Stacy B. Schaefer is professor emeritus of anthropology at California State University, Chico, and has worked in research and education at a number of California museums. Schaefer has a long-standing interest in Mexico, with particular interest in the Huichol Indians. She is the author of To Think With a Good Heart: Wixarika Women, Weavers, and Shamans (University of Utah Press, 2002) and the co-editor, with Peter Furst, of People of the Peyote: Huichol Indian History, Religion, and Survival (University of New Mexico, 1997).
In 2015, the University of New Mexico issued a revised reprint of To Think With a Good Heart with the new title, Huichol Women, Weavers, and Shamans. (We are pleased to say that Geo-Mexico produced a map for this new version, though a production glitch makes the numbers on the scale look like meaningless boxes!)
Schaefer’s account is a masterful interweaving of personal experiences and ethnographic research. Her interest in weaving enabled her to become a trusted member of the community, affording her valuable insights into their lives, beliefs and customs.
The book considers the significance of weaving in relation to every aspect of Huichol life, from food gathering and farming to pregnancy, birth, shrines and goddesses. Schaeffer’s eventual success in becoming a master weaver opened yet more doors into the community, with fresh insights into local shamanism.
Schaeffer lived experiences that most of us can only hope to read about. Fortunately, her descriptions are captivating and detailed, as, for example, when she writes about her trip accompanying Huichol “family” on their pilgrimage to collect sacred peyote cactus.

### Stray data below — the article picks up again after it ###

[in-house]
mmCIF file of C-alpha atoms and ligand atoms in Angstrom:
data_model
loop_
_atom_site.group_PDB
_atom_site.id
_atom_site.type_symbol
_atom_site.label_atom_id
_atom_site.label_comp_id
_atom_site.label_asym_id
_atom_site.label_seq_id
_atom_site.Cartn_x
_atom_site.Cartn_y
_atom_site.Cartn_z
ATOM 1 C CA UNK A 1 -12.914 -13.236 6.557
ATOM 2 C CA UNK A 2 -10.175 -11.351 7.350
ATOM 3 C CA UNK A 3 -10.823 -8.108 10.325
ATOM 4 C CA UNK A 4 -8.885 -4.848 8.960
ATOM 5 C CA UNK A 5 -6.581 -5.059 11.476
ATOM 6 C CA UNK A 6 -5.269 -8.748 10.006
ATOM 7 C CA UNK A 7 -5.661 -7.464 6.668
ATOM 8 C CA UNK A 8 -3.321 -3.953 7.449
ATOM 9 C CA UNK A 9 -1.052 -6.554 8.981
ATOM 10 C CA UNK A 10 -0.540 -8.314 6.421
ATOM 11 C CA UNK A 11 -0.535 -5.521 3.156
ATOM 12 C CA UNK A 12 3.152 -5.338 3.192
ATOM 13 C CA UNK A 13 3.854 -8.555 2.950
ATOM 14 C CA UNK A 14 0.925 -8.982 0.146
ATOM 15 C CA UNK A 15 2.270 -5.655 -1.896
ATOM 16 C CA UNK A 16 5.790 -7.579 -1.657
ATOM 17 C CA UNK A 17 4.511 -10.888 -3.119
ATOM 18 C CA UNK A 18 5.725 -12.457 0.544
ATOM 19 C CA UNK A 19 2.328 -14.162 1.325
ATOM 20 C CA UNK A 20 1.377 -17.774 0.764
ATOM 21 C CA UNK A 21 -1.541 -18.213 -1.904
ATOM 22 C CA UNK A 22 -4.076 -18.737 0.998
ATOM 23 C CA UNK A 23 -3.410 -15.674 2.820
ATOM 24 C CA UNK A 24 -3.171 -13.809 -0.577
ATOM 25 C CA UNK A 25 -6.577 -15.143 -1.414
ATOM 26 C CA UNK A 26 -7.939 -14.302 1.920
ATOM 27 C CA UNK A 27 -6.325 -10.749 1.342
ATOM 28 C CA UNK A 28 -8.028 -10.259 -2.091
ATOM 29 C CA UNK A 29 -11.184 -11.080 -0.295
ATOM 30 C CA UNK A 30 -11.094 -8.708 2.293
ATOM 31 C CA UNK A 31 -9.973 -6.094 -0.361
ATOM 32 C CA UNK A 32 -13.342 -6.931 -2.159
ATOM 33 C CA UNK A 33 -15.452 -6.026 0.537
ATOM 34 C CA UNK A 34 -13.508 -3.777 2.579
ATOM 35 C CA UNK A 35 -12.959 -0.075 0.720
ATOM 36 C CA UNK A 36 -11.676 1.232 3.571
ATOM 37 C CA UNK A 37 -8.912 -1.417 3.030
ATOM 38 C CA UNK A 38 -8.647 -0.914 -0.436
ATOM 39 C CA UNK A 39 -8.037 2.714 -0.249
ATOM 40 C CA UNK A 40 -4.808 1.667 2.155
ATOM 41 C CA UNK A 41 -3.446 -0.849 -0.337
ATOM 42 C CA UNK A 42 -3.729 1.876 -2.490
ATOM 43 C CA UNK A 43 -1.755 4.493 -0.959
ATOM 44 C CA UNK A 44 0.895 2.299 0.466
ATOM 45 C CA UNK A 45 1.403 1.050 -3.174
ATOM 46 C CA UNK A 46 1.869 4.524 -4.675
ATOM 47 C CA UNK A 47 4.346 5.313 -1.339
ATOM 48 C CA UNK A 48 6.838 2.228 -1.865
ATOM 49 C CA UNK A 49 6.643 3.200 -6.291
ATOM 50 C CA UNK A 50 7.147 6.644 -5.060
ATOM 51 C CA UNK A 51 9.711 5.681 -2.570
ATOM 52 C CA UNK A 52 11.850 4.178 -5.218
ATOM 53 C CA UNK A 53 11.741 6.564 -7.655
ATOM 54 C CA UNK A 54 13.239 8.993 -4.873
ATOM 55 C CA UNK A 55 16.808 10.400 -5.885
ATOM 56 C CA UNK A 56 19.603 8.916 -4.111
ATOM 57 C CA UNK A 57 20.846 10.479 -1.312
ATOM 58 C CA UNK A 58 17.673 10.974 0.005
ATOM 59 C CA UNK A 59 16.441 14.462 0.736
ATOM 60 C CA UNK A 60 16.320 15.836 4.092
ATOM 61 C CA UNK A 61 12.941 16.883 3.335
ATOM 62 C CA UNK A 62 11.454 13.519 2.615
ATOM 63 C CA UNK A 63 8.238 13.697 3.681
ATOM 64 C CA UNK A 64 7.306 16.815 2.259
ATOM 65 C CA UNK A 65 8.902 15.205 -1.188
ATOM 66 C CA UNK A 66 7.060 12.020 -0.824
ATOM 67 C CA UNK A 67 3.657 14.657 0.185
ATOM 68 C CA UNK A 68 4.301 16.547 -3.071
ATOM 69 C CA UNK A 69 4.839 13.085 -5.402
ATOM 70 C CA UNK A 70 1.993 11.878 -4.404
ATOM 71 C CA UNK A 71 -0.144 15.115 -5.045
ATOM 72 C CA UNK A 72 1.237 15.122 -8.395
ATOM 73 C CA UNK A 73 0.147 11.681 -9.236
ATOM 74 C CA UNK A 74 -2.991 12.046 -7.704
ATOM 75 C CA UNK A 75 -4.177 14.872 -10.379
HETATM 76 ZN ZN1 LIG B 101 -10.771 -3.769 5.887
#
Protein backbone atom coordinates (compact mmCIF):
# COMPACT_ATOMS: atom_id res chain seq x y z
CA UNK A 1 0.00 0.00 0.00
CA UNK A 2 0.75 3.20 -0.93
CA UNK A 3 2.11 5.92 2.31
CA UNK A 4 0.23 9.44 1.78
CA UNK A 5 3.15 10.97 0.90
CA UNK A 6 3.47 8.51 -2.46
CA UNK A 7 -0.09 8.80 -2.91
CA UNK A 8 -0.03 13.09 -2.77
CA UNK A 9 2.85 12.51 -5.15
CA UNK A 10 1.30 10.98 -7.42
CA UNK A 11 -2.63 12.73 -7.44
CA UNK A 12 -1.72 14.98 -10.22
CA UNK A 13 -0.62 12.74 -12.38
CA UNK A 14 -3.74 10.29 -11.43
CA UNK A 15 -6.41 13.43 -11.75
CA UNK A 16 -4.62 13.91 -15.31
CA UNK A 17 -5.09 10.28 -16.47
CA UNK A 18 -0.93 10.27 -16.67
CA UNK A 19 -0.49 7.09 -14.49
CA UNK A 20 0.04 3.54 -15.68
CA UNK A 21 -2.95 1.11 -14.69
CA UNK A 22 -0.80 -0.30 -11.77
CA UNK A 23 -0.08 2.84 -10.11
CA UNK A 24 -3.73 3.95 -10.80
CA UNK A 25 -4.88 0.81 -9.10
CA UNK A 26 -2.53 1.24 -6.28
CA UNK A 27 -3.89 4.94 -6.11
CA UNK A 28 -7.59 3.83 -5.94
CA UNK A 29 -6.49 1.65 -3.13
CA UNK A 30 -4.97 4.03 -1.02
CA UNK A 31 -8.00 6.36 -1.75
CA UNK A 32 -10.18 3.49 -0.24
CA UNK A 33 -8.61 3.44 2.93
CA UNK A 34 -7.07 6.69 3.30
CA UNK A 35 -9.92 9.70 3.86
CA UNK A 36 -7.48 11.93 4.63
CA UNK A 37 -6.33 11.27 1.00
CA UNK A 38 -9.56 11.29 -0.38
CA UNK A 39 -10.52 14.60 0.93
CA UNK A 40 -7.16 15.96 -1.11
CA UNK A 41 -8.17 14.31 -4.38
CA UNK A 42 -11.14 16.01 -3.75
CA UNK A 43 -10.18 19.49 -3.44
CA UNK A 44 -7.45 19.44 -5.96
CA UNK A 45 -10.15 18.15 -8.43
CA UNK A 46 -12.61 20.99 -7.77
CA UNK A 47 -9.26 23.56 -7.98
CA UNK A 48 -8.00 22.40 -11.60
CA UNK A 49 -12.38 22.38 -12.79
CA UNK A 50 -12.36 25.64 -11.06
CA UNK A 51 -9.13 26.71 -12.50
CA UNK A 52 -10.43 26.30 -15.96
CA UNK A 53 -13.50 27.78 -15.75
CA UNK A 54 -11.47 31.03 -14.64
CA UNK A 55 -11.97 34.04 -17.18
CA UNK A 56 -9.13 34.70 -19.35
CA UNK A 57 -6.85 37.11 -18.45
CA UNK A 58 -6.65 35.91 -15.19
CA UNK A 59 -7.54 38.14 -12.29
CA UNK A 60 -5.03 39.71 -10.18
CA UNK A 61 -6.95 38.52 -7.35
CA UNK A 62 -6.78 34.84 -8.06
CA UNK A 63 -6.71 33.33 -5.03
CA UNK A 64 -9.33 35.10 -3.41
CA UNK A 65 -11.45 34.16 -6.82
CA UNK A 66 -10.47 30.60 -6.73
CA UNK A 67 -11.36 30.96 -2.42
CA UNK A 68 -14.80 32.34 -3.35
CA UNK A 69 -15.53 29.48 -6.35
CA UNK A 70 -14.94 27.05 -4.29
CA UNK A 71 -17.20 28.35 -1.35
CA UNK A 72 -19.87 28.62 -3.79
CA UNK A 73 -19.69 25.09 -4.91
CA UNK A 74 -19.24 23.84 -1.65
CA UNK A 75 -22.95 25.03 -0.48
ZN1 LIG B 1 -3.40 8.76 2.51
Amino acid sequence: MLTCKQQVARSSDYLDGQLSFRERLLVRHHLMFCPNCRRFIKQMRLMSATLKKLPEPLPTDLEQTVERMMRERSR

As the back cover blurb states, “For centuries the Huichol (Wixárika) Indian women of Jalisco, Mexico, have been weaving textiles on backstrap looms. This West Mexican tradition has been passed down from mothers to daughters since pre-Columbian times. Weaving is a part of each woman’s identity – allowing them to express their ancient religious beliefs as well as to reflect the personal transformations they have undergone throughout their lives.”
While this is an academic work, Stacy Schaefer does an outstanding job in explaining all this in a way which is easily accessible to the general reader.
Schaefer also wrote Amada’s Blessings from the Peyote Gardens of South Texas (University of New Mexico, 2015), which tells the story (based on 13 years of fieldwork) of Amada Cardenas, a Mexican-American woman, and her pivotal role in the little-known history of the peyote trade, which began in the 1930s.
- The sacred geography of Mexico’s Huichol Indians
- The geography of the Huichol Indians: the regional setting
- The geography of the Huichol Indians: traditional lifestyles and settlements
- The geography of the Huichol Indians: cultural change
- The Huichol (Wixárika) People’s fight against multinational mining companies